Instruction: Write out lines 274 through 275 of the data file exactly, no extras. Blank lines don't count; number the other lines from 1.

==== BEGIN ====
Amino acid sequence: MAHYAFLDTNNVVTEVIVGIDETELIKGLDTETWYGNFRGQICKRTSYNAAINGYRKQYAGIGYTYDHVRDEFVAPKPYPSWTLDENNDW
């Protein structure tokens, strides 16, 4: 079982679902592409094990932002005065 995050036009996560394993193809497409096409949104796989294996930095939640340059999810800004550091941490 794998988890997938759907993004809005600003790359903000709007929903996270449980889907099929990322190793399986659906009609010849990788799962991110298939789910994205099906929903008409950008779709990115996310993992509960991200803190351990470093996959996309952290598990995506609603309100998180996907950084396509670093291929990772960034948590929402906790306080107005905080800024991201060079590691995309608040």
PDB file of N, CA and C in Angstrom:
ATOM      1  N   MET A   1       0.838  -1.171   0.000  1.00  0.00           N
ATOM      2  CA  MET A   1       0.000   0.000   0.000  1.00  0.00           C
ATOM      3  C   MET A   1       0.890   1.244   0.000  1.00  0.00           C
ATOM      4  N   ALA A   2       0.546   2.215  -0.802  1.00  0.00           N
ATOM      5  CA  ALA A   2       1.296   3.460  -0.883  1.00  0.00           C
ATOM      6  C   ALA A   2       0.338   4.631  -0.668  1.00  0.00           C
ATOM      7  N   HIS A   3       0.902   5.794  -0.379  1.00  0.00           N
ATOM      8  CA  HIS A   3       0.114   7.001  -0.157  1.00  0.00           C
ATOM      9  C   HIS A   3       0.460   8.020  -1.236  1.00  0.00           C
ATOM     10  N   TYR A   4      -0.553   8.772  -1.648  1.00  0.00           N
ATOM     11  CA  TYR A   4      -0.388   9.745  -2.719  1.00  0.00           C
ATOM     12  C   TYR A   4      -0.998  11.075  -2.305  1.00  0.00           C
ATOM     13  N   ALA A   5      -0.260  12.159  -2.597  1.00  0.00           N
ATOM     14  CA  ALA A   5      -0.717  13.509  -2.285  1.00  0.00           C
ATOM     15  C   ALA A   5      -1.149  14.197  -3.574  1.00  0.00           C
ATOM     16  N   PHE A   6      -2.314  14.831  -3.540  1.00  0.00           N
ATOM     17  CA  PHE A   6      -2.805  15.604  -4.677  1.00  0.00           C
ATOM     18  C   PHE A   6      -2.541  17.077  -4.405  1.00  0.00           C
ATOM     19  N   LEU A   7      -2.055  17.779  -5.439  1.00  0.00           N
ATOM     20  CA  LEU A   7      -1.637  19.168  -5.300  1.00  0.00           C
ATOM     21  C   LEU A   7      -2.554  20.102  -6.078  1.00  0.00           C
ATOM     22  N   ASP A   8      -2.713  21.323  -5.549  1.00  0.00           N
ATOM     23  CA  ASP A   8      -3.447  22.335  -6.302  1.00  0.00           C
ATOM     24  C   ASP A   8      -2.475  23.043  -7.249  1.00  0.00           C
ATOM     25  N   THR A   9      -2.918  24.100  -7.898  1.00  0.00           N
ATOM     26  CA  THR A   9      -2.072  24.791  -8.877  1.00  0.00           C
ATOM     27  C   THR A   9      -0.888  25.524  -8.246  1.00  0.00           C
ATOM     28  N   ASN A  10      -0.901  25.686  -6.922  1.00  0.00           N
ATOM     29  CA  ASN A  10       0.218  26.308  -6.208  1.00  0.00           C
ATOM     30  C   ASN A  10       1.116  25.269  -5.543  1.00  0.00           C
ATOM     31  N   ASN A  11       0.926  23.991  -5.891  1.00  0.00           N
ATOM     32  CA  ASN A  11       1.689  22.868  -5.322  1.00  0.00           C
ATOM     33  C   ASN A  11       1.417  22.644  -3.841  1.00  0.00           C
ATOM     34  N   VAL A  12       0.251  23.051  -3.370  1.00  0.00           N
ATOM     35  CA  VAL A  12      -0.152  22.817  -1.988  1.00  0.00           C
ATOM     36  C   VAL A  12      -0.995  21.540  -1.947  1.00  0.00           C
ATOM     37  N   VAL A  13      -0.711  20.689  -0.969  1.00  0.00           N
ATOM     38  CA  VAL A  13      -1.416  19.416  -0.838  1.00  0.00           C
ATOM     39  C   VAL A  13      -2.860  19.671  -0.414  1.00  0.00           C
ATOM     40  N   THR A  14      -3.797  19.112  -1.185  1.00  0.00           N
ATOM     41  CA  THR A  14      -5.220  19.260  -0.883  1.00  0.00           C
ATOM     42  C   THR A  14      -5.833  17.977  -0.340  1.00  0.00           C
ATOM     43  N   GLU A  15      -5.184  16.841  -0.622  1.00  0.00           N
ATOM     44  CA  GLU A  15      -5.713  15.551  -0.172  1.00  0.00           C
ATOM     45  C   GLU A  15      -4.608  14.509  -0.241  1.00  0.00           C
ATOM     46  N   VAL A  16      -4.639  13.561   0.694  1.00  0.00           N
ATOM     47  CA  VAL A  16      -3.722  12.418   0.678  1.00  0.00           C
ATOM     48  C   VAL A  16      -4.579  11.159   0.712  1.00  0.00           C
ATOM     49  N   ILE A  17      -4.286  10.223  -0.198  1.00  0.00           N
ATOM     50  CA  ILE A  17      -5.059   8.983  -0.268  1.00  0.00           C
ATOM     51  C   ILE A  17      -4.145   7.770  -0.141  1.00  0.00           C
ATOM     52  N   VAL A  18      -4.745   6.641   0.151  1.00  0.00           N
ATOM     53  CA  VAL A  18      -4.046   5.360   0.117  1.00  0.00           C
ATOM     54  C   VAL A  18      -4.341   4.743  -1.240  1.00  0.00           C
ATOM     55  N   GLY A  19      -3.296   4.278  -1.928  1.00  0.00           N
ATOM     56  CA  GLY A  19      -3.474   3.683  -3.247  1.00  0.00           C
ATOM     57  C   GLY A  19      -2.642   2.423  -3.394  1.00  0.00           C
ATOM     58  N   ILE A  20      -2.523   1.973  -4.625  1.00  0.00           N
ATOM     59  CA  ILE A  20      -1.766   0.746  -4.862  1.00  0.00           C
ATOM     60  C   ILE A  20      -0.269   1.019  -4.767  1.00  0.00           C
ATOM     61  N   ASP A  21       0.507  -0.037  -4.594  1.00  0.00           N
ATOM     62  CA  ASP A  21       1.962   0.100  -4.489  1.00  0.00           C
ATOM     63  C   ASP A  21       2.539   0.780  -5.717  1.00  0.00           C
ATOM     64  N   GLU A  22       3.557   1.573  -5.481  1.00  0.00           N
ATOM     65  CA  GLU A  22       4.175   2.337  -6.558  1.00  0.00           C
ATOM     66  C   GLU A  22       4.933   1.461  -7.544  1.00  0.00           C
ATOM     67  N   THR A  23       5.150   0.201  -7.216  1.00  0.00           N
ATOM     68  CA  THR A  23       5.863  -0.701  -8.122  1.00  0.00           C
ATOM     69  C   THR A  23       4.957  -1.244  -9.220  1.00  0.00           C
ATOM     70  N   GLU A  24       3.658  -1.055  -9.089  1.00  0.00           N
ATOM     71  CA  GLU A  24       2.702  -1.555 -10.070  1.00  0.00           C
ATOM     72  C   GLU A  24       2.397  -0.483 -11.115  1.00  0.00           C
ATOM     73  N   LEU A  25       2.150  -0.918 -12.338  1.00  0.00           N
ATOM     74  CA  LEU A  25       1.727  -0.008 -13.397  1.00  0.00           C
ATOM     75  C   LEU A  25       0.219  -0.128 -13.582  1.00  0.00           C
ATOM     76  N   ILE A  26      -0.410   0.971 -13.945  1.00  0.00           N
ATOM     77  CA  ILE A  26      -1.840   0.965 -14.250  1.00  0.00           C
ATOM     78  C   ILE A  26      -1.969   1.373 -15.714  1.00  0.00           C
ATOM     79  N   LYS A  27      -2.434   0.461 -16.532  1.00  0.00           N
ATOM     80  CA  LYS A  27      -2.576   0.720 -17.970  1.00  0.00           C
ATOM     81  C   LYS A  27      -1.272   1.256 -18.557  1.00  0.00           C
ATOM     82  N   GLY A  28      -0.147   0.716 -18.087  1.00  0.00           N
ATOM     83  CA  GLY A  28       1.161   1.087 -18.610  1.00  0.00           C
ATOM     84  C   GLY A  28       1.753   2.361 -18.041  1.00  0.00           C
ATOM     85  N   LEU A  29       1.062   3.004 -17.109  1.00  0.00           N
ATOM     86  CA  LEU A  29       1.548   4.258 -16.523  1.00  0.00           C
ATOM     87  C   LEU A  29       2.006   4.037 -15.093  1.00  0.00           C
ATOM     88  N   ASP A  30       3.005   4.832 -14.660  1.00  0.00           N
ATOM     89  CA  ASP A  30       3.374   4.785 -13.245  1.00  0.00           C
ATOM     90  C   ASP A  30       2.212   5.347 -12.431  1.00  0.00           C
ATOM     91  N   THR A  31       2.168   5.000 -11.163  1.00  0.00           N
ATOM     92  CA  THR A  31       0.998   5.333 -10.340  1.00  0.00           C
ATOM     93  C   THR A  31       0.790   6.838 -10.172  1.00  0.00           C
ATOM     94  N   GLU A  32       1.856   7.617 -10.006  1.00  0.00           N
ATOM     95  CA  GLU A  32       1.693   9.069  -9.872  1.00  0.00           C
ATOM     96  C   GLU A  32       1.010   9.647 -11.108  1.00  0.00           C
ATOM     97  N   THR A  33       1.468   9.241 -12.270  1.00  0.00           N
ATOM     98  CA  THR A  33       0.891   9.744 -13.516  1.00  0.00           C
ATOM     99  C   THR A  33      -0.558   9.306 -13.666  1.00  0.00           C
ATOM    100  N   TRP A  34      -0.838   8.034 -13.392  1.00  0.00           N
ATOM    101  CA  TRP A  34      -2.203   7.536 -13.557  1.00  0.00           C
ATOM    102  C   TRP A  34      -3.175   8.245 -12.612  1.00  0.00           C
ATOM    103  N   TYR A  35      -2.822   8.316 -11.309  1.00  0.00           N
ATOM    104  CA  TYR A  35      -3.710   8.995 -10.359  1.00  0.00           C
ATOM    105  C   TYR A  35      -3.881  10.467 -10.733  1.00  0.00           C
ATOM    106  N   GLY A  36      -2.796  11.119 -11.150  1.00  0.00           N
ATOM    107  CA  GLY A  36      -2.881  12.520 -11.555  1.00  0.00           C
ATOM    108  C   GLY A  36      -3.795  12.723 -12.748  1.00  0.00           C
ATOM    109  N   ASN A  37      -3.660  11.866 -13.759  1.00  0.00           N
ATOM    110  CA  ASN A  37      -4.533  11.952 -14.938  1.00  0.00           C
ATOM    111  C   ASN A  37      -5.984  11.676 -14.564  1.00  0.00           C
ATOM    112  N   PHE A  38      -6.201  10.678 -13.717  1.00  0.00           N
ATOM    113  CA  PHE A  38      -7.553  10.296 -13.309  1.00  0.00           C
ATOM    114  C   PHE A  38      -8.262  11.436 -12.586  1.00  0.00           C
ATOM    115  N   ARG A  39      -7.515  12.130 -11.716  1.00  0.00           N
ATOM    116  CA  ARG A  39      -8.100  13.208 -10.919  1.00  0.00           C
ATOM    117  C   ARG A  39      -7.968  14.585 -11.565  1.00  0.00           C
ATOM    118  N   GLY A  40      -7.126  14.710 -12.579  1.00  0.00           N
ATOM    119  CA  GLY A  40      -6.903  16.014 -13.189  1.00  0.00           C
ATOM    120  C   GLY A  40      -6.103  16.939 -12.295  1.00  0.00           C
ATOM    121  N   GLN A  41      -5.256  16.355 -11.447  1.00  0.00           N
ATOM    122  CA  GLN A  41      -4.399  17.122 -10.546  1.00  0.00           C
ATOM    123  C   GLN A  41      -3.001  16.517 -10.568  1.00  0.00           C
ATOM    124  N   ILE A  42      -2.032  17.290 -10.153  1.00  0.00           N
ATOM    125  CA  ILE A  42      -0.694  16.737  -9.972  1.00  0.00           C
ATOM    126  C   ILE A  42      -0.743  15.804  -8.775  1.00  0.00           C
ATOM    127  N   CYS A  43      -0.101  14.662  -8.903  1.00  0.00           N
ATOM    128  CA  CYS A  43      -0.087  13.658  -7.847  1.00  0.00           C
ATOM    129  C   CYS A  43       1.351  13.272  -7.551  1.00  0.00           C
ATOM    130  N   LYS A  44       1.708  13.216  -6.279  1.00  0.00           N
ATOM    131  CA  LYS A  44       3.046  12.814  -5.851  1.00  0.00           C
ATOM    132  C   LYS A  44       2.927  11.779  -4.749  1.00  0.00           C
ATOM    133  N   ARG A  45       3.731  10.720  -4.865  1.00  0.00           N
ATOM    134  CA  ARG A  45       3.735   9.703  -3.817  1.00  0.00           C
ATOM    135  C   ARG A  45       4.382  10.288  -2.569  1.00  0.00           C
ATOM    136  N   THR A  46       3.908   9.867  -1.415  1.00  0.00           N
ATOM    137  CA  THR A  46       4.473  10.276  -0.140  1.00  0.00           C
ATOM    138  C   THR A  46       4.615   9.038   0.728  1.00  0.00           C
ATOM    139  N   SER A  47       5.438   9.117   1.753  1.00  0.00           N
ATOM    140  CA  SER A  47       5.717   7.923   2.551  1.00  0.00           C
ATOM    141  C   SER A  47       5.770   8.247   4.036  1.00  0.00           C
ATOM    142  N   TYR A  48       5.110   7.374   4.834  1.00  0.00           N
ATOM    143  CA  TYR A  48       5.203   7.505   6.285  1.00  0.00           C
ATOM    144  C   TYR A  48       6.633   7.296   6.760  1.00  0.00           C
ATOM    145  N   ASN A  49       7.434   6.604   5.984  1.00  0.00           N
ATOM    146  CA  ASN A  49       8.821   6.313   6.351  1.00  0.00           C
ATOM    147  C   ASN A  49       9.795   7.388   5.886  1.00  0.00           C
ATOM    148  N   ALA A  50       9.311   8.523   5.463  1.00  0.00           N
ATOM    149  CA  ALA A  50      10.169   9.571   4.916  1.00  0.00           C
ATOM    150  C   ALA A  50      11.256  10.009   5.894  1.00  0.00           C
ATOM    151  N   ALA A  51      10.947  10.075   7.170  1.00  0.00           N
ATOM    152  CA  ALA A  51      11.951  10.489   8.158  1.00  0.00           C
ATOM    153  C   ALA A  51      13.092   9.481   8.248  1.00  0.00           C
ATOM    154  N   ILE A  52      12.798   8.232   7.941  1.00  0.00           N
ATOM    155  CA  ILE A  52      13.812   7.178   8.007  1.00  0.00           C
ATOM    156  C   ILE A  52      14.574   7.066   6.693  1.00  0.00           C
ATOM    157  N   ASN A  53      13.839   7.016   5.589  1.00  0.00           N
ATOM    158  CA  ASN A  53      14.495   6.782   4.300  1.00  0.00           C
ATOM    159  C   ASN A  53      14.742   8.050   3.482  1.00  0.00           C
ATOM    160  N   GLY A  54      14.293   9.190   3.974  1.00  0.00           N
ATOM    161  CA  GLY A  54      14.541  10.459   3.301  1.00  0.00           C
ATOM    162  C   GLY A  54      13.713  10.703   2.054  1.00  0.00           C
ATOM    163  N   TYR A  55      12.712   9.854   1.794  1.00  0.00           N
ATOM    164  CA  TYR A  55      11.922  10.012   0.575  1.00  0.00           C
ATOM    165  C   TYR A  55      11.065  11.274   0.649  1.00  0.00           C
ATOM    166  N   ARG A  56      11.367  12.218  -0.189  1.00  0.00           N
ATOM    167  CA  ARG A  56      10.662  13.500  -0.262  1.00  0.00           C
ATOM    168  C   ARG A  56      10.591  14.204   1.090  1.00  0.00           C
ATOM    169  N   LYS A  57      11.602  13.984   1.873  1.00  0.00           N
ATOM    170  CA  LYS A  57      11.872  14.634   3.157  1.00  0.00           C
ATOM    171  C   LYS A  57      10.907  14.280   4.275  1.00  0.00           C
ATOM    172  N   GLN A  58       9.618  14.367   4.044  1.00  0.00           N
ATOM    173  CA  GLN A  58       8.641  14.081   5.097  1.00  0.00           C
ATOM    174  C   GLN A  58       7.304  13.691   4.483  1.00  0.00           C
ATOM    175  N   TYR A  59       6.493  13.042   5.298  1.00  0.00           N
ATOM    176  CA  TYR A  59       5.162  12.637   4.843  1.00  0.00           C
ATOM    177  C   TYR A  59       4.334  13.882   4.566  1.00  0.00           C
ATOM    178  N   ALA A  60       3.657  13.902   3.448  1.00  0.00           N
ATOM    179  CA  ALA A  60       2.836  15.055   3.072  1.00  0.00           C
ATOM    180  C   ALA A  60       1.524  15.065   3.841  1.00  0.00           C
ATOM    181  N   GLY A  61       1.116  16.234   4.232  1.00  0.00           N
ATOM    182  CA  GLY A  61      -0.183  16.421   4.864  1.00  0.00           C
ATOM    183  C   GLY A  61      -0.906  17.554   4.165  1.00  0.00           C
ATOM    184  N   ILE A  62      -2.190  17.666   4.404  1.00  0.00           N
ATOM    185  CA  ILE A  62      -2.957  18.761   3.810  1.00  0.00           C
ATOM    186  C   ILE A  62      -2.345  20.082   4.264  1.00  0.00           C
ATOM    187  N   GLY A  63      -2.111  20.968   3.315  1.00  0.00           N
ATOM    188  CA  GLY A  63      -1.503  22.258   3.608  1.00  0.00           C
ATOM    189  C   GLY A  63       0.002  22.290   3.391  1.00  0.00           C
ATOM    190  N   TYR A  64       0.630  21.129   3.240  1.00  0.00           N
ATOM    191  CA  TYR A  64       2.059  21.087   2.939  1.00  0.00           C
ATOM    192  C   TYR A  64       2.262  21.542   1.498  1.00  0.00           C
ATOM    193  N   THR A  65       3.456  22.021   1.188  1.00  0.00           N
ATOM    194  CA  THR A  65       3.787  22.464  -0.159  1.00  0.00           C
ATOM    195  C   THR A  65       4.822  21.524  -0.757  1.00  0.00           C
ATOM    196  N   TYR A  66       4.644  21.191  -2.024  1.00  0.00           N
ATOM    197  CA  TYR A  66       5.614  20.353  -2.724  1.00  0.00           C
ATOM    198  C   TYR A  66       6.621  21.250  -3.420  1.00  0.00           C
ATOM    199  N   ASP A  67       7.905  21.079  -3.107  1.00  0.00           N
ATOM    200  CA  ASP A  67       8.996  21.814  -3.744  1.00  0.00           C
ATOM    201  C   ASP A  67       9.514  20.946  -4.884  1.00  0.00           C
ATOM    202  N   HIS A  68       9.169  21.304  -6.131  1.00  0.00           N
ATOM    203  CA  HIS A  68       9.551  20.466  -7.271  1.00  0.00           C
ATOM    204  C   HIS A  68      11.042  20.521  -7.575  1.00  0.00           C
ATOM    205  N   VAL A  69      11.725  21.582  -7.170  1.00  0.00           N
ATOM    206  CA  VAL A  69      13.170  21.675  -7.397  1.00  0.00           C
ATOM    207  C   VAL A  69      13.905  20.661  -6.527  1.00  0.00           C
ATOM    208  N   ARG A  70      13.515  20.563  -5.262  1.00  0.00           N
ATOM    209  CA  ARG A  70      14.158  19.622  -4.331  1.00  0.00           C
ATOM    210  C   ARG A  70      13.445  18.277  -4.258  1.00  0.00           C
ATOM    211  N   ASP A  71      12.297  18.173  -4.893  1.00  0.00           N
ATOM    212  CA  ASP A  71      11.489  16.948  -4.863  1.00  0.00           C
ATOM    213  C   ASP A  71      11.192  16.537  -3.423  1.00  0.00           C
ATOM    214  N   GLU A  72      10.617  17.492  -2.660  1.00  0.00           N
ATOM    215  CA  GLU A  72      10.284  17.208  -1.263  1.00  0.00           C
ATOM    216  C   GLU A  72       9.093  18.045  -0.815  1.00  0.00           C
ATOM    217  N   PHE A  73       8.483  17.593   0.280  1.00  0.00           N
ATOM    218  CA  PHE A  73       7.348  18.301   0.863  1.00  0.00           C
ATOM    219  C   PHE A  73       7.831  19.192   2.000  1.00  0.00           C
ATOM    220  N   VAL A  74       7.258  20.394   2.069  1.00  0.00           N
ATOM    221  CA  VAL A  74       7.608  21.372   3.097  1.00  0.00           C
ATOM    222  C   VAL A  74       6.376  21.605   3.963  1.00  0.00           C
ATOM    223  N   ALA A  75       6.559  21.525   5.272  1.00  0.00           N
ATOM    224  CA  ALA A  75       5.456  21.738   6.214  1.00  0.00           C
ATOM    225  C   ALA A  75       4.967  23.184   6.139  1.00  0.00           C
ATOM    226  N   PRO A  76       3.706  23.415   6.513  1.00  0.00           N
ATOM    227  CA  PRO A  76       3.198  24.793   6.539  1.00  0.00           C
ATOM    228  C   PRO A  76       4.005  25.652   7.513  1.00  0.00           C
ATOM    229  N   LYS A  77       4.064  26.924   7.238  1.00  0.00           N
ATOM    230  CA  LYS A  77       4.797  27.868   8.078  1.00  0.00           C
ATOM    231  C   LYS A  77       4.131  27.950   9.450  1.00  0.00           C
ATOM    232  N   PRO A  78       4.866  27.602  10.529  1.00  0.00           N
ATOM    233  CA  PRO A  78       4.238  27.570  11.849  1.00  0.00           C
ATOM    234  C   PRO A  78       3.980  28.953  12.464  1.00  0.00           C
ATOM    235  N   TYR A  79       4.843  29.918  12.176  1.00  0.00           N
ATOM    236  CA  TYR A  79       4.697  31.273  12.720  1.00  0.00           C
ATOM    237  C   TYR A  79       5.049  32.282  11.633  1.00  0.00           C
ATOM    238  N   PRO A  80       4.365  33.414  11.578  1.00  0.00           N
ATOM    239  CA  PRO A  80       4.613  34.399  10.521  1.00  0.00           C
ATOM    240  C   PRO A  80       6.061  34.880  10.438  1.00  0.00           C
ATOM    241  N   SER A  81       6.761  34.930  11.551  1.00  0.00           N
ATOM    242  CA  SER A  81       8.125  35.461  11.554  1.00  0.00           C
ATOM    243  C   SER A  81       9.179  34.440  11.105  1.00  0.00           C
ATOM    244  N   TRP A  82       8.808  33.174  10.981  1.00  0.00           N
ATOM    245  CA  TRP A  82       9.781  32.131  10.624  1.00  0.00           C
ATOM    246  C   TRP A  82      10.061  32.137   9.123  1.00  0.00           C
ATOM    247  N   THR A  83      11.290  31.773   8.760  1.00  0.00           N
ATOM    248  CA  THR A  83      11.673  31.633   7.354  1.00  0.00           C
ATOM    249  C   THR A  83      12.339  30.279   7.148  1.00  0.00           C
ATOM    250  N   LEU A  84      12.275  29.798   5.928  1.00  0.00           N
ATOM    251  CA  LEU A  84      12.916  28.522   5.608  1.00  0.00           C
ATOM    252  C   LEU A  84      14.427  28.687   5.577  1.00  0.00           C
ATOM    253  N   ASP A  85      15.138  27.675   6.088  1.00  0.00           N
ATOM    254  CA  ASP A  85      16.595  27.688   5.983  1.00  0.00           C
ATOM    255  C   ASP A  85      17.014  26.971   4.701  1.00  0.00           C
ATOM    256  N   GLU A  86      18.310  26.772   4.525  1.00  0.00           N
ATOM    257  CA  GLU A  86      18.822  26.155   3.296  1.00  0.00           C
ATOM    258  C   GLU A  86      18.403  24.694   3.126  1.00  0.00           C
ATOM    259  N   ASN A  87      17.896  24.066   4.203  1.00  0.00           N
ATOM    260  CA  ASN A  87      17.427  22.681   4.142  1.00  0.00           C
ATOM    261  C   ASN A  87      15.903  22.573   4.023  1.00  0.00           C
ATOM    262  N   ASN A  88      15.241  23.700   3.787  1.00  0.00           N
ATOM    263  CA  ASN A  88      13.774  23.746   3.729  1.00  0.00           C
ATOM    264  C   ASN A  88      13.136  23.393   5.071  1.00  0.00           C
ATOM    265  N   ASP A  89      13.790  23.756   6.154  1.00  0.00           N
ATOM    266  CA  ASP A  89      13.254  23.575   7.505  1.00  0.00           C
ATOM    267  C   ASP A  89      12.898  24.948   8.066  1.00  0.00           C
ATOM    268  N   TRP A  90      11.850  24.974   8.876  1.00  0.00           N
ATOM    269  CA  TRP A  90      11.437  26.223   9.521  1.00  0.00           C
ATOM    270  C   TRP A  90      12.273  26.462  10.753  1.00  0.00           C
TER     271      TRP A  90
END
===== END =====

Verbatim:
TER     271      TRP A  90
END